Sunday, August 10, 2014

Demographically Similar?

A local, infamous murder trial is working its way through motions and such, including a story today about the defendant unhappy not that the trial will be in Athens but with the jury pool being drawn from out of town (Elbert County) instead of one of the Atlanta counties (Fulton or DeKalb). The defendant, an admitted cop killer, is worried some in Elbert County consume Athens-Clarke media and therefore will be less likely to render a fair verdict. Given the limited reach and readership of Athens media to Elbert County, there's really no basis for this argument. More interesting, though, is whether Elbert County is a fair surrogate for Clarke County.

Here's a key part from the story:
Hood [the defendant] requested that jurors be chosen from Fulton or DeKalb counties, but Haggard [the judge] ruled that the demographic make-up of those counties are so different from Athens-Clarke County that Hood “would likely” be denied his constitutional right to be tried by jurors “selected from a fair cross section of the community.”

The judge ruled that jurors would be selected from Elbert County.

Is Elbert County similar to Clarke? Let's do the numbers, based of course on Census data. Athens-Clarke is more populous than Elbert, but what matters is the demographics. Below are categories with each county, percentages in parentheses.
  • Percent White: Clarke (66.0) Elbert (68.1)
  • Percent Black: Clarke (27.3) Elbert (29.7)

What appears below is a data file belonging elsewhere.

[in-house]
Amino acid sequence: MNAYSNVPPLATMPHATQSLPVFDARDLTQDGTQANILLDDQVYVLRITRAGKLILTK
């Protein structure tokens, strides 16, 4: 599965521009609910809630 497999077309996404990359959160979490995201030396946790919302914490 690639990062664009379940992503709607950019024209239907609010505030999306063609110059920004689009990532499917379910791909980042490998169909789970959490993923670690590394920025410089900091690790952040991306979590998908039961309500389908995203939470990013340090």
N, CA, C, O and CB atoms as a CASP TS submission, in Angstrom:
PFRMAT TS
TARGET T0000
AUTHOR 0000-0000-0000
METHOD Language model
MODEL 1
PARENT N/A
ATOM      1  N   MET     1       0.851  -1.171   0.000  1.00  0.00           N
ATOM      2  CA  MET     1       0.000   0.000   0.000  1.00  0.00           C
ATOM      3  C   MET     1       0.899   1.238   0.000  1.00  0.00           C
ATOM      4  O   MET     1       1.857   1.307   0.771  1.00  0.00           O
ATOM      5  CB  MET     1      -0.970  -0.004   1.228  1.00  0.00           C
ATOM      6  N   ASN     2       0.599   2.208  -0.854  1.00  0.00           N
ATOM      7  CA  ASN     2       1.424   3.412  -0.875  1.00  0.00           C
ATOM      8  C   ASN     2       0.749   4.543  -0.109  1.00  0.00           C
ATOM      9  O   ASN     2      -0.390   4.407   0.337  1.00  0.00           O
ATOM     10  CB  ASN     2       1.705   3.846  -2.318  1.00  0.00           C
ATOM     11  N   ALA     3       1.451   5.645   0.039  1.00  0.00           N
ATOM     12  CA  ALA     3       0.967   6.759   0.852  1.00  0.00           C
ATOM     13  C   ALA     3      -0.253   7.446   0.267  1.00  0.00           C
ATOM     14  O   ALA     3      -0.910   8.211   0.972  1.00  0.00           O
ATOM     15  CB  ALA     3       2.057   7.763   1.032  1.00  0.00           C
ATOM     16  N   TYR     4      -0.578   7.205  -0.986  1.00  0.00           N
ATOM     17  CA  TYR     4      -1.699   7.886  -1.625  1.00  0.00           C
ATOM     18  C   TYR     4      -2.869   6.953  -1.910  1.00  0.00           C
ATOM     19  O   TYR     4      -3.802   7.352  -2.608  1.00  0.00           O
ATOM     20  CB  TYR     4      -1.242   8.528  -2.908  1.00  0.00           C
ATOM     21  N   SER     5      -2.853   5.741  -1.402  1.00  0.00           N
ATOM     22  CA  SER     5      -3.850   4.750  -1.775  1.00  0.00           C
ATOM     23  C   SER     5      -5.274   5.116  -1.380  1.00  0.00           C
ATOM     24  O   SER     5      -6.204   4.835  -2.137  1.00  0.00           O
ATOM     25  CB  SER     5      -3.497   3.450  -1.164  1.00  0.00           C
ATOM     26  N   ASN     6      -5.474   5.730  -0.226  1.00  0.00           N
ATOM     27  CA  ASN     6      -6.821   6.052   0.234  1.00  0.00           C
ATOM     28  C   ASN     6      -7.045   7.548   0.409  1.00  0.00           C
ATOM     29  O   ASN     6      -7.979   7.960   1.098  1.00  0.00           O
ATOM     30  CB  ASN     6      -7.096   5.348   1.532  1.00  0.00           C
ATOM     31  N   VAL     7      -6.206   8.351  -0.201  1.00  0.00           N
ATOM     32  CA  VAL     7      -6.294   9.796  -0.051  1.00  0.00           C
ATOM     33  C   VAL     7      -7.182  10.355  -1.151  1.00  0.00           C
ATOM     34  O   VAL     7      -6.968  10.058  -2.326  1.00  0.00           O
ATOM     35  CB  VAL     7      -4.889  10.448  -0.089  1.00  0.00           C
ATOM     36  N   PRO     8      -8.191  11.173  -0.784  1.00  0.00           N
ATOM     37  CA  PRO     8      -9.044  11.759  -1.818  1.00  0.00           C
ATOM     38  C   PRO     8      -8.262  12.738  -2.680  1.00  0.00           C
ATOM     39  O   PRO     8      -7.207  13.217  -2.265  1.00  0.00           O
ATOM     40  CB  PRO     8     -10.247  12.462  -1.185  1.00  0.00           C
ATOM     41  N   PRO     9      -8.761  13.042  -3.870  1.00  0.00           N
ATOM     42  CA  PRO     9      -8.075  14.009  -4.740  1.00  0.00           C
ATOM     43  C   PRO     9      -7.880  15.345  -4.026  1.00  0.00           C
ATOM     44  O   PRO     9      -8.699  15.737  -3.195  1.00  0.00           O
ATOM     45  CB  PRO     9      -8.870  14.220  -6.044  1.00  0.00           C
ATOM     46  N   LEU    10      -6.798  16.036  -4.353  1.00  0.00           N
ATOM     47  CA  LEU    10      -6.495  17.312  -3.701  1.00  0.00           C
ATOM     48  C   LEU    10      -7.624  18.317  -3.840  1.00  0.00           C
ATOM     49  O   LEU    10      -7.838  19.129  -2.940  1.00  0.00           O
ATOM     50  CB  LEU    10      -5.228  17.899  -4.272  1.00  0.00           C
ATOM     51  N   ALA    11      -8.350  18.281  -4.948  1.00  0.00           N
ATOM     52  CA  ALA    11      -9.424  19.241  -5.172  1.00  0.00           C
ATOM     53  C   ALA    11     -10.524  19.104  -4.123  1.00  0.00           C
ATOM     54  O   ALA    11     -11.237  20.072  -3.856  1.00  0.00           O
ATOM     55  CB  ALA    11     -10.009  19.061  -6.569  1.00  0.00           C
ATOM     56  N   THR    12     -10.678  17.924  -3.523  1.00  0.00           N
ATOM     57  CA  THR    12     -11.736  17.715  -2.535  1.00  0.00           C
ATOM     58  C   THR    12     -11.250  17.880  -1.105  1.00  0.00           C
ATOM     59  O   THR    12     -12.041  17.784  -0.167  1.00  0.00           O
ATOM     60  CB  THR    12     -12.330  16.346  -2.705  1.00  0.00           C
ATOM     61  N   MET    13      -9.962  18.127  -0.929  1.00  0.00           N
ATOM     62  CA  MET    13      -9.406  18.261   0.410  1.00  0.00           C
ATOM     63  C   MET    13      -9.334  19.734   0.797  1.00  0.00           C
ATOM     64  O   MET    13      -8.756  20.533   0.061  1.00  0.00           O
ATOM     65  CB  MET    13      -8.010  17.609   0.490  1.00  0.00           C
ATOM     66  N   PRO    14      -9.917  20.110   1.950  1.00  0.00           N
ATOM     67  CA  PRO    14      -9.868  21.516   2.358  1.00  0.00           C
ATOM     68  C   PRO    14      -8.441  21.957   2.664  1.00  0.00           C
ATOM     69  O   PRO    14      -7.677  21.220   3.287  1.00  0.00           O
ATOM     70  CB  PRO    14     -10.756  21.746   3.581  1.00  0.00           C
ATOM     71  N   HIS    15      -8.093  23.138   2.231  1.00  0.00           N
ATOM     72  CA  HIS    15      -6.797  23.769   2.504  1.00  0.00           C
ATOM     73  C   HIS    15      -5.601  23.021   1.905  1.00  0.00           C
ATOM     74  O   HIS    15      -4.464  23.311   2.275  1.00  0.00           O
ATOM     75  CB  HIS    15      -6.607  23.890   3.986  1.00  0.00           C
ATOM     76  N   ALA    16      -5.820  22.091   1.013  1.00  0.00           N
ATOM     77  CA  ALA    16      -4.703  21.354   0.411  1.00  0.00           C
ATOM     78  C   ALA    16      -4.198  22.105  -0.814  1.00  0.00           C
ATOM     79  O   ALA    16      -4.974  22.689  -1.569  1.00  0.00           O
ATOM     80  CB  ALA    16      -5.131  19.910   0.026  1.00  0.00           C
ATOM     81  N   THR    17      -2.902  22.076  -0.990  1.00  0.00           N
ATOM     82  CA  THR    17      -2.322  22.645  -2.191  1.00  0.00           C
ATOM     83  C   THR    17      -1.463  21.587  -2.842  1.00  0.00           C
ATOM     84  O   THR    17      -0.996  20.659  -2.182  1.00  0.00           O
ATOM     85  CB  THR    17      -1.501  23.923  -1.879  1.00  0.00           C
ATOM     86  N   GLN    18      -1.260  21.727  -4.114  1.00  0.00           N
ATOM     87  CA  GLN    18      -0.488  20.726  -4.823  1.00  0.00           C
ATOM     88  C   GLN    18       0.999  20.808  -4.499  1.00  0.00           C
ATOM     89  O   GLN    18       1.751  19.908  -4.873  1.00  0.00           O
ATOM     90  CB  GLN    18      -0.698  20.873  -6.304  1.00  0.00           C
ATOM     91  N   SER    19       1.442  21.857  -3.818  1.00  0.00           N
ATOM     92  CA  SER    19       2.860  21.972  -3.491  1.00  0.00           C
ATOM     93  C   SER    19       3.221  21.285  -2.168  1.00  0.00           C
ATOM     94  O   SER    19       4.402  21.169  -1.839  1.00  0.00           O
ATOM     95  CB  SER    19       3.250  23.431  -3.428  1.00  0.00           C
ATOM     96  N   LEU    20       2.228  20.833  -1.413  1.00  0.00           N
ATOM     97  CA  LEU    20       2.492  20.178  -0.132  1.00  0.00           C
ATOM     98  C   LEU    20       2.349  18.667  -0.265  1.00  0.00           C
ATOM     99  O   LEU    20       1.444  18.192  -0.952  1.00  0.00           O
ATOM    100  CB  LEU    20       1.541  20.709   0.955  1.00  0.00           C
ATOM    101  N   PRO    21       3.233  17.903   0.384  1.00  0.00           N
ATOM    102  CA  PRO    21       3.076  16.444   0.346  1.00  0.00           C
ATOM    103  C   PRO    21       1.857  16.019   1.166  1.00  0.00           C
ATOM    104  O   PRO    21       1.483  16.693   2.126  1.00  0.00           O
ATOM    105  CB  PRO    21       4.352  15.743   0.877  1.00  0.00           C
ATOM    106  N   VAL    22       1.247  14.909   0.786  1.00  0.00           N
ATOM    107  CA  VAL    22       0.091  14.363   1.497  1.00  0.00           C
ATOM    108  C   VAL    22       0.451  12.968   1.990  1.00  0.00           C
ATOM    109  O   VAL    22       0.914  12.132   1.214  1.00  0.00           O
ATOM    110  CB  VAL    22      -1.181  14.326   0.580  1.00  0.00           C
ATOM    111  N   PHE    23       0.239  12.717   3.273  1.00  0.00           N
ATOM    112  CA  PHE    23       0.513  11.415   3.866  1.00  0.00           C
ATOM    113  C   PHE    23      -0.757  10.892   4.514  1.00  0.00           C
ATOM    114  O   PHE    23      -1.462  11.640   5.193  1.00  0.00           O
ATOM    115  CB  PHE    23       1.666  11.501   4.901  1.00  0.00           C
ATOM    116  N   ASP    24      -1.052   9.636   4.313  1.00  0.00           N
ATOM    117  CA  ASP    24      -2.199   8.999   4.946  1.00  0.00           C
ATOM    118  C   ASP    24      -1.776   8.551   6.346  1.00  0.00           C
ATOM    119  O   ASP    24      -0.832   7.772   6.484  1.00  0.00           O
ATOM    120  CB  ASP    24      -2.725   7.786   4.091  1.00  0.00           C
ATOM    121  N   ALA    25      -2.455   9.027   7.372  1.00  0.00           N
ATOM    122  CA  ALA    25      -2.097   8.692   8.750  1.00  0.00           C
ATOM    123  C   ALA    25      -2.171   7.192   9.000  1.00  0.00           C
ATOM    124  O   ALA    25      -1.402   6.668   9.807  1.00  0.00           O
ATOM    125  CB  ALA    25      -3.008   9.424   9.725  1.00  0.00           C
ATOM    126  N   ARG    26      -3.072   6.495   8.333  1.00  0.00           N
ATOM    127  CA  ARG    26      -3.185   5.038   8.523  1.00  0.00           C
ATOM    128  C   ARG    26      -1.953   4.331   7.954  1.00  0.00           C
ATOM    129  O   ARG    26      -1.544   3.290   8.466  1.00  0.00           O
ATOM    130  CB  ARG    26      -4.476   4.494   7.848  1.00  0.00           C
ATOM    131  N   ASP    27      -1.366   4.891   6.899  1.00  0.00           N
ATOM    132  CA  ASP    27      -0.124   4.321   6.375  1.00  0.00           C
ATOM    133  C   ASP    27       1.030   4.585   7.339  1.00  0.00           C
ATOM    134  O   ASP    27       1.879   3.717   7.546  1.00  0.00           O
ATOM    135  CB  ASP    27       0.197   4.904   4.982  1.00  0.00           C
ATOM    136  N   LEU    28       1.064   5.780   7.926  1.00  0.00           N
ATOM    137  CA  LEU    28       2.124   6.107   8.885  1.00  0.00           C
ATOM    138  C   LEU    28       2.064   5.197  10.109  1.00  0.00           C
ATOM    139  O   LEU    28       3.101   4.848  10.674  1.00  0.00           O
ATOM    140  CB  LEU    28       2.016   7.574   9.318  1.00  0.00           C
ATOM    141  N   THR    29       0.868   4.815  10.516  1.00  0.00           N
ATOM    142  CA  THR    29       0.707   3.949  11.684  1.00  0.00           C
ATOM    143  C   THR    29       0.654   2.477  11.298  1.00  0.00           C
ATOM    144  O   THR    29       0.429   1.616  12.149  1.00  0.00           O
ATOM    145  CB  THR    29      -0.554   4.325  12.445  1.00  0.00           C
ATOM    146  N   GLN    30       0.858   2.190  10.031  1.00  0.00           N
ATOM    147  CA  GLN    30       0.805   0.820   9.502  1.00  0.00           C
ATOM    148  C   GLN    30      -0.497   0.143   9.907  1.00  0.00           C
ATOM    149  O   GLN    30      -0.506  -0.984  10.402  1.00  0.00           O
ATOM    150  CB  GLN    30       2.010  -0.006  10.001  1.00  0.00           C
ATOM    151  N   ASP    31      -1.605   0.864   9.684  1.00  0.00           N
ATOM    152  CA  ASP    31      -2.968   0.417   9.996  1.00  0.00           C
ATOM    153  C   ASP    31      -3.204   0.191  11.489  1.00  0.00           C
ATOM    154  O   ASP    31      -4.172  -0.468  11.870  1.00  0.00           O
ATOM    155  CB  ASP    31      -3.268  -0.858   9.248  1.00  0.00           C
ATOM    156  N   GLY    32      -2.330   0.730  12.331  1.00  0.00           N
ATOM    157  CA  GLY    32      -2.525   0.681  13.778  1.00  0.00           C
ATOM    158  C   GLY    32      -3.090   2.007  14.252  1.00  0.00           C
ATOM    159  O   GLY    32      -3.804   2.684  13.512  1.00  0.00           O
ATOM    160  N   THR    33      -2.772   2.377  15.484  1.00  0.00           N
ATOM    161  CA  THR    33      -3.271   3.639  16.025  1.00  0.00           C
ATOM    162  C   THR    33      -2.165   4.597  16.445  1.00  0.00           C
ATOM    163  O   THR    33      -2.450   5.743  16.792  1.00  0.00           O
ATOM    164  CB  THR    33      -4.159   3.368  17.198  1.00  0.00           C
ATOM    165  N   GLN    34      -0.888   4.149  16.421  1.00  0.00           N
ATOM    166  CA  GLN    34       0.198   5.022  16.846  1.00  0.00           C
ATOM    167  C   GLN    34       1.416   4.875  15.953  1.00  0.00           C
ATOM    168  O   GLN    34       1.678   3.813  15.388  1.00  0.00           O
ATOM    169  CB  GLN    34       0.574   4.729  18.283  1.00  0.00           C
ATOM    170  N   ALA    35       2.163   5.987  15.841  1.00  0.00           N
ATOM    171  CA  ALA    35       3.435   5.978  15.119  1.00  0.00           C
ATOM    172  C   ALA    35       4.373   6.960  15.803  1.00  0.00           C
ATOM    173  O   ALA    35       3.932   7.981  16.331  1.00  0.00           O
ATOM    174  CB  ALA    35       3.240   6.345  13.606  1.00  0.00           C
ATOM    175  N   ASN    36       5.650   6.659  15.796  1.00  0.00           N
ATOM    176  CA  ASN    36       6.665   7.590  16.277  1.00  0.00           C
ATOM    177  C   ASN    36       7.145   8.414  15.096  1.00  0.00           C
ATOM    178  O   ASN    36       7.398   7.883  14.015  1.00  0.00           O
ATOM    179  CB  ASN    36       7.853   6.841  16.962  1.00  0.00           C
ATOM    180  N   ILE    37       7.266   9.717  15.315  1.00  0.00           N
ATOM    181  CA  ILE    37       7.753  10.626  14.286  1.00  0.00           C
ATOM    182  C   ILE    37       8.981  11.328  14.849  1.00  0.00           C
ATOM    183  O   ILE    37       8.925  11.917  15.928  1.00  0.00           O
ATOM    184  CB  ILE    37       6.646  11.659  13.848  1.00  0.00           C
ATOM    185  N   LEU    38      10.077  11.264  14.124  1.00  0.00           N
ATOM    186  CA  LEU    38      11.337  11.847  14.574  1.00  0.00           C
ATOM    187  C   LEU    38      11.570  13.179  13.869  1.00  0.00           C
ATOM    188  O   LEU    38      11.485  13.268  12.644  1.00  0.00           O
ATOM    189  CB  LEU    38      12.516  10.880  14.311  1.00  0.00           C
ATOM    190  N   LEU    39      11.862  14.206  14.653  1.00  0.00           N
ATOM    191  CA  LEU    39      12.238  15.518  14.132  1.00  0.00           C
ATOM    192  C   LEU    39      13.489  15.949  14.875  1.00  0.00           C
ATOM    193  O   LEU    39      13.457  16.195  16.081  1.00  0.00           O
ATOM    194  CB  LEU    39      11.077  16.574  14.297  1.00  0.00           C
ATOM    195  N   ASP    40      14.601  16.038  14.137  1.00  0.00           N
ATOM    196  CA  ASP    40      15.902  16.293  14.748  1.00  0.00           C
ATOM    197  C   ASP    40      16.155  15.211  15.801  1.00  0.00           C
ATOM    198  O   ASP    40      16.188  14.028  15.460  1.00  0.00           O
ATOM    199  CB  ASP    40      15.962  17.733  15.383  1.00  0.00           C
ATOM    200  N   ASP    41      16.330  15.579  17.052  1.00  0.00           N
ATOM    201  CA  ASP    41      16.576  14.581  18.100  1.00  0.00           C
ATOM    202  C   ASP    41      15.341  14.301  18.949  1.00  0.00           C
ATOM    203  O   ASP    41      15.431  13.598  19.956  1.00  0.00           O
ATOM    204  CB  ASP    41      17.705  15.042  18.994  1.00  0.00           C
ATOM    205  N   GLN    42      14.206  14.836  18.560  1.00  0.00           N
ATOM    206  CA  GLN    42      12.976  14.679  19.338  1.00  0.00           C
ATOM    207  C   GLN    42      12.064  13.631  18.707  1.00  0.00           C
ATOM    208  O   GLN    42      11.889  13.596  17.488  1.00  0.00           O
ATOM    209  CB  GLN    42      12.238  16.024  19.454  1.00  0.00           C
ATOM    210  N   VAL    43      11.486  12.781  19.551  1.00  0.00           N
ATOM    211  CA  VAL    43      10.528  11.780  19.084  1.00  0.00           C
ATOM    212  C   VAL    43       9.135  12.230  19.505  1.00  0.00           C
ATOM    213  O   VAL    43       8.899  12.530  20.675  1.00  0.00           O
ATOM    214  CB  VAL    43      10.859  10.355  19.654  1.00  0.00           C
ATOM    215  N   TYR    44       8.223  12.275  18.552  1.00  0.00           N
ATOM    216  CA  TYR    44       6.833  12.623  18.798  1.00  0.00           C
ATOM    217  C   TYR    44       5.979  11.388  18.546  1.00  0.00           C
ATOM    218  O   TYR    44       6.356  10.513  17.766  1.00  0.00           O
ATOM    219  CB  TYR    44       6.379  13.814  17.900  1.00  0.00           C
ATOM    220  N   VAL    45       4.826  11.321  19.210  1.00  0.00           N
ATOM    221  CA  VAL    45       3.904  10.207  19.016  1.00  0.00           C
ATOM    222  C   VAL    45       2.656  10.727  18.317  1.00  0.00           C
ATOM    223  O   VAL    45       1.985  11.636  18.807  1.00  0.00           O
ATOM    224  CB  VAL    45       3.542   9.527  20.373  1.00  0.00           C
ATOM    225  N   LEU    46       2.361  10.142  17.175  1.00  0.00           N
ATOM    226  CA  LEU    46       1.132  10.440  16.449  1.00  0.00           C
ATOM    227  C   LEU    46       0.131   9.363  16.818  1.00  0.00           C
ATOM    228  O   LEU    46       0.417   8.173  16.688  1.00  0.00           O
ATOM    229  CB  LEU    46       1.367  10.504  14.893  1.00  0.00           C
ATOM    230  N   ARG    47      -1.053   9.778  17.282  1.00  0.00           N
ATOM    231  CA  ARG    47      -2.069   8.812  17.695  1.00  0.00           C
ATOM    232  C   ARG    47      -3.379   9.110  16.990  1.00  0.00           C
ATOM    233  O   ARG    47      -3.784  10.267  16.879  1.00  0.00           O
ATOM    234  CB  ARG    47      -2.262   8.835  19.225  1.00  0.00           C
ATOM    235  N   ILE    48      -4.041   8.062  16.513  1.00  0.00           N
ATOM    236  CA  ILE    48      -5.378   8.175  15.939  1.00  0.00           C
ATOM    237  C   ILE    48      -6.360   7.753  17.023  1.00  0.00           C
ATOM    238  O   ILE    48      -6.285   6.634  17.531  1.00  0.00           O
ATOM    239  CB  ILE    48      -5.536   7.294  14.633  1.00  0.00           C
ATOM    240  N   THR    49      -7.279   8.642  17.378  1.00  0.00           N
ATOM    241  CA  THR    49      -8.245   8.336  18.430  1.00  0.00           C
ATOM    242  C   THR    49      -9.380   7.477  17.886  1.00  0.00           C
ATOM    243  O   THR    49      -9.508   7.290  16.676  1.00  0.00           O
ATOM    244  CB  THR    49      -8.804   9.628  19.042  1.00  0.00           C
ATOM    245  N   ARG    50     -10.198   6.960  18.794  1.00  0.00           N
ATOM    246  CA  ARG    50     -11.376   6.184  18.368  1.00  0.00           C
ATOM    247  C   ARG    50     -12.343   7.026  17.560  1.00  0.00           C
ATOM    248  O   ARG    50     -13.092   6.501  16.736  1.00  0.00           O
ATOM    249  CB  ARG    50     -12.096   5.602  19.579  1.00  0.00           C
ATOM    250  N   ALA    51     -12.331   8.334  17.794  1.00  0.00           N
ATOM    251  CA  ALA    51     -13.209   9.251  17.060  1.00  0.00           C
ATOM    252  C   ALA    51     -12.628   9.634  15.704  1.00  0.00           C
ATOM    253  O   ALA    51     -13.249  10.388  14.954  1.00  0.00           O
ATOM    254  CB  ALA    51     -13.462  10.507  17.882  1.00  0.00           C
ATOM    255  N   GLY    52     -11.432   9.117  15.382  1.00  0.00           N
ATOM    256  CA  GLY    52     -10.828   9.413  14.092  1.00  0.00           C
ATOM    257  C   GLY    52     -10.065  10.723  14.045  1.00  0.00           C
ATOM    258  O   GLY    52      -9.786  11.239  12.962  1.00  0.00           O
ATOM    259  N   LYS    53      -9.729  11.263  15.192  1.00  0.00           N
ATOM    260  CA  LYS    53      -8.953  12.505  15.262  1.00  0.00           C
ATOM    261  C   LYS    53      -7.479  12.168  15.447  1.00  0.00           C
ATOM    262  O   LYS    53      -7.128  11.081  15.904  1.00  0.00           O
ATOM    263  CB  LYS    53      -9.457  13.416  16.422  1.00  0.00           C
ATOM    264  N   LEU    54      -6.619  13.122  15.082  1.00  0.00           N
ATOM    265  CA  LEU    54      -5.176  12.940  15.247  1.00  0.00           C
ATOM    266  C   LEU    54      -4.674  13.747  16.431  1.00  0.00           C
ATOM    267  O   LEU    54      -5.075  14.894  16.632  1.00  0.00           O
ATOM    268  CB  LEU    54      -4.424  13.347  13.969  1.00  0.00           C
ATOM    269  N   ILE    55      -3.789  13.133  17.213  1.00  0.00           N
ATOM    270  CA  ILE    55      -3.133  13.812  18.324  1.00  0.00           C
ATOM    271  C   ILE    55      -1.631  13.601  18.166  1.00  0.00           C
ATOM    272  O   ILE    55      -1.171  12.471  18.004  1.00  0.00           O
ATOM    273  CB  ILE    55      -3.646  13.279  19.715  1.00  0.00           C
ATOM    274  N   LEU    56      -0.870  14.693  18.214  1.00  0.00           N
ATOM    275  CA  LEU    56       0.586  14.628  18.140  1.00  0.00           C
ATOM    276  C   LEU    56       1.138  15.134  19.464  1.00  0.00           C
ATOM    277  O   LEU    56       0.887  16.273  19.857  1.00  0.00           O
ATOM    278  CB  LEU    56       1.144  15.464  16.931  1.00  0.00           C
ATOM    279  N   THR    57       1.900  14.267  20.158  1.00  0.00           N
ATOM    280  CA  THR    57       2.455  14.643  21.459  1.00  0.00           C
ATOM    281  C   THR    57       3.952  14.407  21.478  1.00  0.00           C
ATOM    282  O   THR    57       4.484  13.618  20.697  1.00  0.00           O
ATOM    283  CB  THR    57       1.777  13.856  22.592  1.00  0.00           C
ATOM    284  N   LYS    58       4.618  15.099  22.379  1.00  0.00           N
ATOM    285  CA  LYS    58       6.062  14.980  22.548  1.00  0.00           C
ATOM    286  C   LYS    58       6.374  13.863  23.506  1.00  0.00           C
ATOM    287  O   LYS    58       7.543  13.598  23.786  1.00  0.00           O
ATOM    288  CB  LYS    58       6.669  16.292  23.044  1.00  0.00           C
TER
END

• Percent Hispanic: Clarke (10.7) Elbert (5.3)
  • Percent Asian: Clarke (4.3) Elbert (0.9)

At first glance, at least in terms of race and ethnicity, the two counties look awfully close to one another. Yes, Athens-Clarke is more diverse, no doubt a function of UGA being located there, as well as students appearing in some of the Census data. Let's look at a few more numbers:
  • Median Household Income: Clarke ($33,846) Elbert ($35,053)
  • Percent Below Poverty Level: Clarke (34.9) Elbert (20.0)
  • Percent Bachelor's Degree or Higher: Clarke (40.8) Elbert (11.2)
Okay, from above we can tell that the income is more or less the same, but Clarke County is both significantly poorer and better educated than is Elbert County. A word here -- this is clearly a function of the Census scooping up UGA students. A second word here -- these are Census numbers, not demographics of the jury pool. I have a hunch the pools look more similar than is reflected here. 

So, is Hood right? Is, say, Fulton County a better fit?


Fulton is 44.4 percent black, for example. Compare that to above. In terms of race, Elbert is clearly a better fit. However, Fulton County has 48.4 percent with a bachelor's degree or better, far closer to Athens-Clarke. The median income of Fulton is much higher than both Clarke and Elbert ($57,664), again the Clarke numbers largely a function of college kids in the Census pool skewing the numbers down, at least in terms of income. Similarly, Fulton is only 16.8 percent below the poverty level, further away from Athens-Clarke than is Elbert County.

All in all, here's my summary. A change of venue is necessary in a trial like this after so much local publicity. If you want a conviction to stick, you have to support a change in venue. One way to do that is to move a trial, the other is to bring in an outside jury. The only real question is whether, when it comes to appeal, an Elbert County jury is the right fit. I might have considered Hall County (more diverse, larger pool, etc.), but perhaps the judge found it too close to Athens to comfortably fit. That's a reasonable argument. All in all, the Elbert County demographics, at least as measured by the Census, seem to work. What really matters, though, is the jury pool. How well does it reflect the demographic breakdowns above? Yes, I can see this being the basis of an appeal once Hood is (one hopes) convicted.

No comments: